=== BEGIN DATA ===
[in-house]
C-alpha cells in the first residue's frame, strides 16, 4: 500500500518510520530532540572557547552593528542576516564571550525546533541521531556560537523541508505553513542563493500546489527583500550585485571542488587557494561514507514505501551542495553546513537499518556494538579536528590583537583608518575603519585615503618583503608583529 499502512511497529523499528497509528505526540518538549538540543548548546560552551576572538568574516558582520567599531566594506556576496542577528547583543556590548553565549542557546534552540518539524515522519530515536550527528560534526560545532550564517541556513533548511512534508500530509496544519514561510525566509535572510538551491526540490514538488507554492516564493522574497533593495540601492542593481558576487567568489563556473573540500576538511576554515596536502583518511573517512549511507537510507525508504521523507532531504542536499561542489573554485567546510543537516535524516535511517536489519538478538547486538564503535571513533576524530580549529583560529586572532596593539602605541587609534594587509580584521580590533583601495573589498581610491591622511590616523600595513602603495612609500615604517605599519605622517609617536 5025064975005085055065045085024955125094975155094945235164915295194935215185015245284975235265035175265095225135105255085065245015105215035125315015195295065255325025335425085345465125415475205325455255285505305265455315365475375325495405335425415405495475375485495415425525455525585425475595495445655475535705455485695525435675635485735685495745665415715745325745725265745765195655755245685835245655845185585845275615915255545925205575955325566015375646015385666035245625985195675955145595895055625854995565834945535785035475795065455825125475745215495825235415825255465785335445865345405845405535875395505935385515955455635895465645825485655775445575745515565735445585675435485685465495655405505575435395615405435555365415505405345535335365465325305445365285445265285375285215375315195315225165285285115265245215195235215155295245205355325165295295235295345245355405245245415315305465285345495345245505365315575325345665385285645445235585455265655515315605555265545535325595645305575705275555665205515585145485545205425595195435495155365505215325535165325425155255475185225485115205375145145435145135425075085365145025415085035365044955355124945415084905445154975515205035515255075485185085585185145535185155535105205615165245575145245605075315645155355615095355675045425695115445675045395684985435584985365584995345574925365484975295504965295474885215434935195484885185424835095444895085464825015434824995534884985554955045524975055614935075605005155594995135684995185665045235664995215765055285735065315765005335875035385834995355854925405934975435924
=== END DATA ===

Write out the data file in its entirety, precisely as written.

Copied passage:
[in-house]
C-alpha cells in the first residue's frame, strides 16, 4: 500500500518510520530532540572557547552593528542576516564571550525546533541521531556560537523541508505553513542563493500546489527583500550585485571542488587557494561514507514505501551542495553546513537499518556494538579536528590583537583608518575603519585615503618583503608583529 499502512511497529523499528497509528505526540518538549538540543548548546560552551576572538568574516558582520567599531566594506556576496542577528547583543556590548553565549542557546534552540518539524515522519530515536550527528560534526560545532550564517541556513533548511512534508500530509496544519514561510525566509535572510538551491526540490514538488507554492516564493522574497533593495540601492542593481558576487567568489563556473573540500576538511576554515596536502583518511573517512549511507537510507525508504521523507532531504542536499561542489573554485567546510543537516535524516535511517536489519538478538547486538564503535571513533576524530580549529583560529586572532596593539602605541587609534594587509580584521580590533583601495573589498581610491591622511590616523600595513602603495612609500615604517605599519605622517609617536 5025064975005085055065045085024955125094975155094945235164915295194935215185015245284975235265035175265095225135105255085065245015105215035125315015195295065255325025335425085345465125415475205325455255285505305265455315365475375325495405335425415405495475375485495415425525455525585425475595495445655475535705455485695525435675635485735685495745665415715745325745725265745765195655755245685835245655845185585845275615915255545925205575955325566015375646015385666035245625985195675955145595895055625854995565834945535785035475795065455825125475745215495825235415825255465785335445865345405845405535875395505935385515955455635895465645825485655775445575745515565735445585675435485685465495655405505575435395615405435555365415505405345535335365465325305445365285445265285375285215375315195315225165285285115265245215195235215155295245205355325165295295235295345245355405245245415315305465285345495345245505365315575325345665385285645445235585455265655515315605555265545535325595645305575705275555665205515585145485545205425595195435495155365505215325535165325425155255475185225485115205375145145435145135425075085365145025415085035365044955355124945415084905445154975515205035515255075485185085585185145535185155535105205615165245575145245605075315645155355615095355675045425695115445675045395684985435584985365584995345574925365484975295504965295474885215434935195484885185424835095444895085464825015434824995534884985554955045524975055614935075605005155594995135684995185665045235664995215765055285735065315765005335875035385834995355854925405934975435924